I’m not sure exactly what abortion has to do with the San Diego city attorney’s race, but that’s the subject of the latest attack ad put out by the San Diego-Imperial Counties Labor Council against city attorney candidate Jan Goldsmith.

According to the mailer, Goldsmith, who served as a state legislator from 1992 to 1998, voted in support of an assembly bill, AB2774, that would have made it more difficult for a woman in California to get an abortion.

The mailer reads:

A City Attorney Should Defend All of Us.

Assemblyman Jan Goldsmith did not defend a woman’s right to choice.

Evan McLaughlin, Labor Council political director, said the mailer is the third of three Goldsmith-related leaflets sent out to city residents. So far, the Labor Council has spent $54,064 campaigning against Goldsmith and has spent $63,265 supporting City Council President Scott Peters’ run for city attorney.

Goldsmith has run his campaign on a message of “the law, the law and nothing but the law.” He has sought to portray himself as above what he calls “the political sandbox,” pointing to his career as a judge as evidence that he would bring an impartial, apolitical stand to the City Attorney’s Office.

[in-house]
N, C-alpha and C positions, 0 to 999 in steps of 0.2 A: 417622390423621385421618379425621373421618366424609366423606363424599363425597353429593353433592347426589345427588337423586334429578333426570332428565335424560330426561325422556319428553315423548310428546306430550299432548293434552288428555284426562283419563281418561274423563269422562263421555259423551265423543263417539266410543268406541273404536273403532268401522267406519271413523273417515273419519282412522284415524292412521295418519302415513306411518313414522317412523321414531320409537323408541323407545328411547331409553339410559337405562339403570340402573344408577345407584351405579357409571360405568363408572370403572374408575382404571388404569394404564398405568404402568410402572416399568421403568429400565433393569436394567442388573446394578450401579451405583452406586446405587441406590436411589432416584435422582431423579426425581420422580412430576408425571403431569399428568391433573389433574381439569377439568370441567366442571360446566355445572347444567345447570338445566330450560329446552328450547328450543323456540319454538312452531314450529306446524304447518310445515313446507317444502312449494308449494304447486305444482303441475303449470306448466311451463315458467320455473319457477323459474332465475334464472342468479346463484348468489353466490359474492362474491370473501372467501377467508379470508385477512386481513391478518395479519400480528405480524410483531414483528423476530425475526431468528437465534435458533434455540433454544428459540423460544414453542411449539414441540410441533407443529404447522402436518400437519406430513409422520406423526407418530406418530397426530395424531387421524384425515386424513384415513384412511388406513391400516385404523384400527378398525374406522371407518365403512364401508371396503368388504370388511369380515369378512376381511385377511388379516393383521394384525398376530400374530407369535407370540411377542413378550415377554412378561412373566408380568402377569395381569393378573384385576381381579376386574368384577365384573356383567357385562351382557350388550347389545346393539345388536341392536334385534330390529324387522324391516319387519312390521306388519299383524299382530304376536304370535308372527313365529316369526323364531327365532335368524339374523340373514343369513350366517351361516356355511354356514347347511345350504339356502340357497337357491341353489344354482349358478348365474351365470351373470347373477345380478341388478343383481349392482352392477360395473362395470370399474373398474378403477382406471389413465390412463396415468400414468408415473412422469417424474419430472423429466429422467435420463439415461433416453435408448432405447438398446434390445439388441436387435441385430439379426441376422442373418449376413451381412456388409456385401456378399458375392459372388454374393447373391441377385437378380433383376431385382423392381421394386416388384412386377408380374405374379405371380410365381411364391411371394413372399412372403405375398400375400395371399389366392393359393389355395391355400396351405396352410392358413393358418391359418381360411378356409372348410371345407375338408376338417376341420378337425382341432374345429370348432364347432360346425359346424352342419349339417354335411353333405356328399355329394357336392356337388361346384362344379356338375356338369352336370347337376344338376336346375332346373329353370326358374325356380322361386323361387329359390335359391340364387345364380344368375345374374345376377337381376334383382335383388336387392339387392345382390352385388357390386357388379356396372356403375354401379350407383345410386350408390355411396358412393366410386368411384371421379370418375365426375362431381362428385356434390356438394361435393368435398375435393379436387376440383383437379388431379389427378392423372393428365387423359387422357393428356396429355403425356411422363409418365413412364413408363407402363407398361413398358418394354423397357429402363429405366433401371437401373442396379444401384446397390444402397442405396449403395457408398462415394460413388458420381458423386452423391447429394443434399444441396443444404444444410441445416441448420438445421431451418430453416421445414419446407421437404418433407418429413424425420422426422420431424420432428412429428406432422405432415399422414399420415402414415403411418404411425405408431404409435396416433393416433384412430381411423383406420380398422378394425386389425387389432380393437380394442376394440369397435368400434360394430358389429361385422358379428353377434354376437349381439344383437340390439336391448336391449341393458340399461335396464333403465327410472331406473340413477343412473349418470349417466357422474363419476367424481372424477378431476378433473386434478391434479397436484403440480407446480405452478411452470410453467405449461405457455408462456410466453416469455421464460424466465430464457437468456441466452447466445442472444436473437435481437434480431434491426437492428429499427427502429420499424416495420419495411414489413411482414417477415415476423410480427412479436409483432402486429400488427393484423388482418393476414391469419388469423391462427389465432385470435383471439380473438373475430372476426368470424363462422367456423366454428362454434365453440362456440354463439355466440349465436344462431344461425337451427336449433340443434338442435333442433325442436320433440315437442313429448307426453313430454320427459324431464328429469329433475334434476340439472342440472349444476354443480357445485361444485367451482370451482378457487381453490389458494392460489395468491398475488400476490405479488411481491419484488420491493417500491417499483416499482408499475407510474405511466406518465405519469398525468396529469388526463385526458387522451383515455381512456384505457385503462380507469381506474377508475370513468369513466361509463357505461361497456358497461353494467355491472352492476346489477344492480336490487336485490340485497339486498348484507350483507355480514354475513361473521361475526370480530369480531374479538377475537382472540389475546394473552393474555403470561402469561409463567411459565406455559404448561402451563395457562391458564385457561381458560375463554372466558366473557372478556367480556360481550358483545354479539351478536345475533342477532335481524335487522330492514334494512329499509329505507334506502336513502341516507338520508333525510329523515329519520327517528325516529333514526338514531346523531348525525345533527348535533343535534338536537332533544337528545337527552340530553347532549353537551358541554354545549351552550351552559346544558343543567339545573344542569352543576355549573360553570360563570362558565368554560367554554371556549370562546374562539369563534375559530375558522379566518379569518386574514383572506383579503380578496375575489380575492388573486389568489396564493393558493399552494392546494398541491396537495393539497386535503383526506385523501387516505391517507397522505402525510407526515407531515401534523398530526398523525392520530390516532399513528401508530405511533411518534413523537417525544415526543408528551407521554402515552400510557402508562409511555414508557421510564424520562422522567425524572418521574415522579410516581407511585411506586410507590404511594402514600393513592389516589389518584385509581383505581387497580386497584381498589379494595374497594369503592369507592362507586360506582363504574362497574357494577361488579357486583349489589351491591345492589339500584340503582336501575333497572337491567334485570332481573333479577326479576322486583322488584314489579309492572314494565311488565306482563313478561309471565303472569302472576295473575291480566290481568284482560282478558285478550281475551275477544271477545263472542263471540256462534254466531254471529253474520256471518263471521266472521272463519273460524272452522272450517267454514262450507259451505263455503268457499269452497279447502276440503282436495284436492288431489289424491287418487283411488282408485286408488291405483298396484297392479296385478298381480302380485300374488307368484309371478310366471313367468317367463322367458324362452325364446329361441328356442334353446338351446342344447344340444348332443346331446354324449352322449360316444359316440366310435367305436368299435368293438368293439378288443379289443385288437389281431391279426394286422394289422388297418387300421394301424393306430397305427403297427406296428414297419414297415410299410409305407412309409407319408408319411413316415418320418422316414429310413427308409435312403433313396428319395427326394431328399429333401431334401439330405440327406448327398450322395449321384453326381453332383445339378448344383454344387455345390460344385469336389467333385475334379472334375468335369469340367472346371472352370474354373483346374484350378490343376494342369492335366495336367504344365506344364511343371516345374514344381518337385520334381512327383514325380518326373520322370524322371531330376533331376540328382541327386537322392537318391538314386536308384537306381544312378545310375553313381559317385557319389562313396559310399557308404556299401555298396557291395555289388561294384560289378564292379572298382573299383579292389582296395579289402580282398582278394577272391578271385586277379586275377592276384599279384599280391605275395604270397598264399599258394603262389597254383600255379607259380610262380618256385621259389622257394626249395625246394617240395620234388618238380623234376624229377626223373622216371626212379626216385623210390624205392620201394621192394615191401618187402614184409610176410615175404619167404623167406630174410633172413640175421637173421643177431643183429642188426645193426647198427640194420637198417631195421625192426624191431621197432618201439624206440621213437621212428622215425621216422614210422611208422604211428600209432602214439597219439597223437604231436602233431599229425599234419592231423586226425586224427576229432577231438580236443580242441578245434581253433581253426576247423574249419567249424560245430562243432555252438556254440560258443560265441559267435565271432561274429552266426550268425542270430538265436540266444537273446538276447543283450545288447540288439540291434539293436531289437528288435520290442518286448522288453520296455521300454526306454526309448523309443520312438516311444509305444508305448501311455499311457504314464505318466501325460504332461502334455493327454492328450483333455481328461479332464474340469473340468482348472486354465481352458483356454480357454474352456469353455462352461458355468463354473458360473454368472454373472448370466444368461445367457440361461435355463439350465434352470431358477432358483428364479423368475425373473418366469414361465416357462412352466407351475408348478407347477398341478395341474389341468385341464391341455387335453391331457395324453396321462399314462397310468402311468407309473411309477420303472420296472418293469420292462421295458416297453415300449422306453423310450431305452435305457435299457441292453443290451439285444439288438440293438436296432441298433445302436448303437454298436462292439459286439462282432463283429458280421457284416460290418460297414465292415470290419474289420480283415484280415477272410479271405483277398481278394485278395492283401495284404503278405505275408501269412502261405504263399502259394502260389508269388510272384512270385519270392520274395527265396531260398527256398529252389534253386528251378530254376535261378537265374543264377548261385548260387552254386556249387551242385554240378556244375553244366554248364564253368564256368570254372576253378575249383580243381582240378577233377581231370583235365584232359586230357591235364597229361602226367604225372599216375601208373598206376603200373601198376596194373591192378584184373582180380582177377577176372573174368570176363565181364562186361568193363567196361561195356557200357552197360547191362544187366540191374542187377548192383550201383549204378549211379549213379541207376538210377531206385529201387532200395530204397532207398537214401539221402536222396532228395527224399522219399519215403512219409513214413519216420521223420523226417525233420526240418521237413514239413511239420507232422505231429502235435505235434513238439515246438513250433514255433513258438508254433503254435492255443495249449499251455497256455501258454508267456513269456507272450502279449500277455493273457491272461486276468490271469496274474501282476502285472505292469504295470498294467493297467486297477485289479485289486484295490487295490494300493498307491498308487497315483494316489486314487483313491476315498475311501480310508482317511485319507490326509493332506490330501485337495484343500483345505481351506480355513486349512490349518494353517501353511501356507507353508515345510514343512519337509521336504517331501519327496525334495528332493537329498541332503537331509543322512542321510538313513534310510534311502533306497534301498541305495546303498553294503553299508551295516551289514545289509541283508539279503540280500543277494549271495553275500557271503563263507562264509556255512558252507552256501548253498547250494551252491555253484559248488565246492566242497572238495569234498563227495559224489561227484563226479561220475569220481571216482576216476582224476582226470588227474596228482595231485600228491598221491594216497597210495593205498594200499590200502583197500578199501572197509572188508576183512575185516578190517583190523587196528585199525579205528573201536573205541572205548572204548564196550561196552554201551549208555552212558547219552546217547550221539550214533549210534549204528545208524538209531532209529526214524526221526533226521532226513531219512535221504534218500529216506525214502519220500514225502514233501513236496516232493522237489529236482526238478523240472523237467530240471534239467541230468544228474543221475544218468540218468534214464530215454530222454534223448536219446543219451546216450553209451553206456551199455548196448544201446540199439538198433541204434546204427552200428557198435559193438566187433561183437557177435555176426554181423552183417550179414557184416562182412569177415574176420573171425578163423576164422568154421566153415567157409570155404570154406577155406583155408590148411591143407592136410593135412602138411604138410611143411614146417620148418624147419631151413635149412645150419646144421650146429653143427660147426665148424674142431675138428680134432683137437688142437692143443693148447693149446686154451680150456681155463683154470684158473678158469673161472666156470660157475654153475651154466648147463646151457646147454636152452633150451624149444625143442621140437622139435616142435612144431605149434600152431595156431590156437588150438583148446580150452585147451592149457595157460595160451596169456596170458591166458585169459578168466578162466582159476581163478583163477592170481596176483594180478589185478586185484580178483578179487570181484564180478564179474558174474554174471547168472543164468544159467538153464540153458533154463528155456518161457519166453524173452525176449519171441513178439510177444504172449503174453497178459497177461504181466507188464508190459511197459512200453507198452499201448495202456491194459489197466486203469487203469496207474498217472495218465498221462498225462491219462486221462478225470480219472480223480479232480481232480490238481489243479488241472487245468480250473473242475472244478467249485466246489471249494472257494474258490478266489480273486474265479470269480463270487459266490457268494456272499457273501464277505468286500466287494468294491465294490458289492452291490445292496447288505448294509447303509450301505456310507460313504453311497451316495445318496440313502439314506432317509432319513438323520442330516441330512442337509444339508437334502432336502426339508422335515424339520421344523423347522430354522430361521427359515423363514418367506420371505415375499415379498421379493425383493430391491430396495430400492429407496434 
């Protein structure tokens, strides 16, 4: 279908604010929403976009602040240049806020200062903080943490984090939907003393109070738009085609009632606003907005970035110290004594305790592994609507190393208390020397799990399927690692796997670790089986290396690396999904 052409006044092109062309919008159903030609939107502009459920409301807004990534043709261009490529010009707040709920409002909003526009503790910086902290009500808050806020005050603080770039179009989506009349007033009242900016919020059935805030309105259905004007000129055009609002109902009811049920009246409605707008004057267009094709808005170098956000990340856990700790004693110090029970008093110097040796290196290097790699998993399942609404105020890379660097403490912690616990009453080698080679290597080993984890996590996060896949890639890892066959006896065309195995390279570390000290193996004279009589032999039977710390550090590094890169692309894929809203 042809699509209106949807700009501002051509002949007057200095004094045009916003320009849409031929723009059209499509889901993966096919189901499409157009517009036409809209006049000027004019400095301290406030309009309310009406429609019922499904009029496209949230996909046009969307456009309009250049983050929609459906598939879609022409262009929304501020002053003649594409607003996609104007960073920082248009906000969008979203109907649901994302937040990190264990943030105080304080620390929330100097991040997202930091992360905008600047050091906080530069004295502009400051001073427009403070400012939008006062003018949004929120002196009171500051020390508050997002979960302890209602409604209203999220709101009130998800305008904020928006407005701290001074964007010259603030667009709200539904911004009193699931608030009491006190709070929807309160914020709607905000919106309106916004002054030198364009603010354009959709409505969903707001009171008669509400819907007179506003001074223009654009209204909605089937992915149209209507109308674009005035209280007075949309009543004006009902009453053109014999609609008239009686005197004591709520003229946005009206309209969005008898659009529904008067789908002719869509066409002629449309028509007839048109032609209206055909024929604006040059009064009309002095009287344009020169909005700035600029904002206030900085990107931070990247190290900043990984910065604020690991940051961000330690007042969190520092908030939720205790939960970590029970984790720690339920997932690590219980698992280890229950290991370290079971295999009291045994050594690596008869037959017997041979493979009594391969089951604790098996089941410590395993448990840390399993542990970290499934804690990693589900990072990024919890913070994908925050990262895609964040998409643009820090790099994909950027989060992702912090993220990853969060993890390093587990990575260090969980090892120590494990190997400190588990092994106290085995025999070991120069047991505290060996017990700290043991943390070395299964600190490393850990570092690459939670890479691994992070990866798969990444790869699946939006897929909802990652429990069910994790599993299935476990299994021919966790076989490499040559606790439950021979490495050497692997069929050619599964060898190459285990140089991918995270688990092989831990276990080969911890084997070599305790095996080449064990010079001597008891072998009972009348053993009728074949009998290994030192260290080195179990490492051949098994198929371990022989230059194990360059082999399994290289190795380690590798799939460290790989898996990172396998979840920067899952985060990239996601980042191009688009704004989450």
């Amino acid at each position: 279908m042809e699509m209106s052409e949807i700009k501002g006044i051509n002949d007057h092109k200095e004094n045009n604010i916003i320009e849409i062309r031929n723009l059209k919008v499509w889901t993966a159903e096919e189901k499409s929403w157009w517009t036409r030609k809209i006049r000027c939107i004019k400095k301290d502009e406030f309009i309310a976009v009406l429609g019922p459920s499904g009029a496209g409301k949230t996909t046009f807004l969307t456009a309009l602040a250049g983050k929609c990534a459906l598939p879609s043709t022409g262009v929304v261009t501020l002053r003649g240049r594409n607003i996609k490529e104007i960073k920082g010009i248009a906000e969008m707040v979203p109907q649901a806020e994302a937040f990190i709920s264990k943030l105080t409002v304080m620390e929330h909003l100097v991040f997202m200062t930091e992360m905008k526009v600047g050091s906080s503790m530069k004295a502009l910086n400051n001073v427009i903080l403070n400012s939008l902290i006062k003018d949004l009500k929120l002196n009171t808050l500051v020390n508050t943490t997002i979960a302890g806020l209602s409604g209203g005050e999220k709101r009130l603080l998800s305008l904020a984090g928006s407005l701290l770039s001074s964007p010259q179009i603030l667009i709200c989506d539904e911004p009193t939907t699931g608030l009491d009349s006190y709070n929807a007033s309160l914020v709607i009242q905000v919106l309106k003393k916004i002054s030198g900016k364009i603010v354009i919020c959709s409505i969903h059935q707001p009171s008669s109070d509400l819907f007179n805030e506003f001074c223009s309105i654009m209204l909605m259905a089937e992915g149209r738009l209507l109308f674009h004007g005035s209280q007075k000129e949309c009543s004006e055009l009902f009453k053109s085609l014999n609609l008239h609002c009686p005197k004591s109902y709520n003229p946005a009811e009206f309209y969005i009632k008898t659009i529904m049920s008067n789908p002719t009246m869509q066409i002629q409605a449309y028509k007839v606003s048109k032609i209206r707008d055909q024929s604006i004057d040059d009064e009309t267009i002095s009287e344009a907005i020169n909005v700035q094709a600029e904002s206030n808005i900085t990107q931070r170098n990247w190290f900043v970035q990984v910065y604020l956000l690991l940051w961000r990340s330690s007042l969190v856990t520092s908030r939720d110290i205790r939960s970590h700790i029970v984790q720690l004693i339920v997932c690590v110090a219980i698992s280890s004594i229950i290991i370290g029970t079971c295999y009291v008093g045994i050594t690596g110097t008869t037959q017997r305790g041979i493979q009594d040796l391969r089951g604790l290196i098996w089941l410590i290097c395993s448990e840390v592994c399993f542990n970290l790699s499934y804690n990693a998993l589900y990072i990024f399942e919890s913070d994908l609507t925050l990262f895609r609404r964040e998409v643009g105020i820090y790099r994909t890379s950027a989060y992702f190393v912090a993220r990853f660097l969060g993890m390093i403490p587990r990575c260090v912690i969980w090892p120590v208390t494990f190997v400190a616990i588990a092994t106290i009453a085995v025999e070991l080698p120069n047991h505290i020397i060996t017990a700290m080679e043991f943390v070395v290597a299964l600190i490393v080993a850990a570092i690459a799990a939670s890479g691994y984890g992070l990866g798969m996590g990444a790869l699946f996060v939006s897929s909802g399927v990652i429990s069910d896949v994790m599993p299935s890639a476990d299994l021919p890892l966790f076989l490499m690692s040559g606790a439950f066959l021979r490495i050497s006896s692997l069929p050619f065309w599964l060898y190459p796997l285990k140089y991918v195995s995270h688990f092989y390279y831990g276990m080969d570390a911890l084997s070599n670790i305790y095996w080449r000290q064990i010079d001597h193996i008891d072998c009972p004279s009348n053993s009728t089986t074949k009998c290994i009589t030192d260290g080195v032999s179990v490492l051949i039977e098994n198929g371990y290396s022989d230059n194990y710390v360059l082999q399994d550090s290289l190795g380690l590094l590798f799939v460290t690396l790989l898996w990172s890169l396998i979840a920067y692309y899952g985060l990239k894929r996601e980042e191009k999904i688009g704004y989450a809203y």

McLaughlin said the issue, and the message of the mailer, are pertinent to the race.

“(Goldsmith) is out to have this judicial halo over his head,” McLaughlin said.

He argued that Goldsmith’s history shows he’s been in the thick of politics before. “He’s a politician. Once a politician, always a politician,” McLaughlin said.

I put in a call to Goldsmith. I haven’t heard back yet.

I do, however, know that Goldsmith ran against an anti-abortion candidate, Connie Youngkin, in his first election to the Legislature. At the time, he made it very clear that he was pro-choice, a tactic that he believed won the election for him.

Here’s a quote from a June 4, 1992 story in The San Diego Union-Tribune:

Goldsmith said he believes abortion was a key factor in the (election) outcome. A Planned Parenthood survey three weeks ago showed that 62 percent of the Republican women in the district support abortion rights. The California Abortion Rights Action League phoned voters in an effort to sway them against Youngkin.

Youngkin acknowledged that her anti-abortion message did not sell to enough voters in the district.

WILL CARLESS

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